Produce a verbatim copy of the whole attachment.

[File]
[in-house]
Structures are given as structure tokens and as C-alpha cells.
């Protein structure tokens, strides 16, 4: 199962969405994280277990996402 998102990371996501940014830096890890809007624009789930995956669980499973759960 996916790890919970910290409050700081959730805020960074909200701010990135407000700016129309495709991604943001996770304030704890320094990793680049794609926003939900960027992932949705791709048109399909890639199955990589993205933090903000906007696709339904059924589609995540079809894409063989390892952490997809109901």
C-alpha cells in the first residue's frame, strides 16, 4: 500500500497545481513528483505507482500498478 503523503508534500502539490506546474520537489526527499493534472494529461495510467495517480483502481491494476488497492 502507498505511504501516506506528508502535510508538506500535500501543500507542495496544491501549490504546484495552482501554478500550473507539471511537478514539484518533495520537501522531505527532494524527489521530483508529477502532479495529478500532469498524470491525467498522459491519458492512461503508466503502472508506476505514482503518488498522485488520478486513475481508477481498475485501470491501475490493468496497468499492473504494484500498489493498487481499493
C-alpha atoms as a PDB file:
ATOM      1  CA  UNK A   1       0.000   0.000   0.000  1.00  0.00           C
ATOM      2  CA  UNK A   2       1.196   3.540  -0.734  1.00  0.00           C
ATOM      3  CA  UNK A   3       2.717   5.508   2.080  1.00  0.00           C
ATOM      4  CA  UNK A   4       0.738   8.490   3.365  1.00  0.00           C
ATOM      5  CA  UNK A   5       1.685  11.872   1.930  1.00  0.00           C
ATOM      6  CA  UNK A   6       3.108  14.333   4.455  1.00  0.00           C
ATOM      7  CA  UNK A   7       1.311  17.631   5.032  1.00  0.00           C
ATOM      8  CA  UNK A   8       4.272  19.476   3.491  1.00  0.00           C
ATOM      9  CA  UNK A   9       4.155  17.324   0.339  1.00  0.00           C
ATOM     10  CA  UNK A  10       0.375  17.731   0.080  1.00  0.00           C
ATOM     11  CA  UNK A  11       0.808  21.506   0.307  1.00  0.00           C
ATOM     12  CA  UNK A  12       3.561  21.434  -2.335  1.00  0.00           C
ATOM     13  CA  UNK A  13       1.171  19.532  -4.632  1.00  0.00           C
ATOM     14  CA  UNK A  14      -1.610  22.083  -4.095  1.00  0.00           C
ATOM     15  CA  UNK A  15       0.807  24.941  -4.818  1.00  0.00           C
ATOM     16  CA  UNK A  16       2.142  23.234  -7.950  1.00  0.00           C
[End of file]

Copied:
[in-house]
Structures are given as structure tokens and as C-alpha cells.
């Protein structure tokens, strides 16, 4: 199962969405994280277990996402 998102990371996501940014830096890890809007624009789930995956669980499973759960 996916790890919970910290409050700081959730805020960074909200701010990135407000700016129309495709991604943001996770304030704890320094990793680049794609926003939900960027992932949705791709048109399909890639199955990589993205933090903000906007696709339904059924589609995540079809894409063989390892952490997809109901």
C-alpha cells in the first residue's frame, strides 16, 4: 500500500497545481513528483505507482500498478 503523503508534500502539490506546474520537489526527499493534472494529461495510467495517480483502481491494476488497492 502507498505511504501516506506528508502535510508538506500535500501543500507542495496544491501549490504546484495552482501554478500550473507539471511537478514539484518533495520537501522531505527532494524527489521530483508529477502532479495529478500532469498524470491525467498522459491519458492512461503508466503502472508506476505514482503518488498522485488520478486513475481508477481498475485501470491501475490493468496497468499492473504494484500498489493498487481499493
C-alpha atoms as a PDB file:
ATOM      1  CA  UNK A   1       0.000   0.000   0.000  1.00  0.00           C
ATOM      2  CA  UNK A   2       1.196   3.540  -0.734  1.00  0.00           C
ATOM      3  CA  UNK A   3       2.717   5.508   2.080  1.00  0.00           C
ATOM      4  CA  UNK A   4       0.738   8.490   3.365  1.00  0.00           C
ATOM      5  CA  UNK A   5       1.685  11.872   1.930  1.00  0.00           C
ATOM      6  CA  UNK A   6       3.108  14.333   4.455  1.00  0.00           C
ATOM      7  CA  UNK A   7       1.311  17.631   5.032  1.00  0.00           C
ATOM      8  CA  UNK A   8       4.272  19.476   3.491  1.00  0.00           C
ATOM      9  CA  UNK A   9       4.155  17.324   0.339  1.00  0.00           C
ATOM     10  CA  UNK A  10       0.375  17.731   0.080  1.00  0.00           C
ATOM     11  CA  UNK A  11       0.808  21.506   0.307  1.00  0.00           C
ATOM     12  CA  UNK A  12       3.561  21.434  -2.335  1.00  0.00           C
ATOM     13  CA  UNK A  13       1.171  19.532  -4.632  1.00  0.00           C
ATOM     14  CA  UNK A  14      -1.610  22.083  -4.095  1.00  0.00           C
ATOM     15  CA  UNK A  15       0.807  24.941  -4.818  1.00  0.00           C
ATOM     16  CA  UNK A  16       2.142  23.234  -7.950  1.00  0.00           C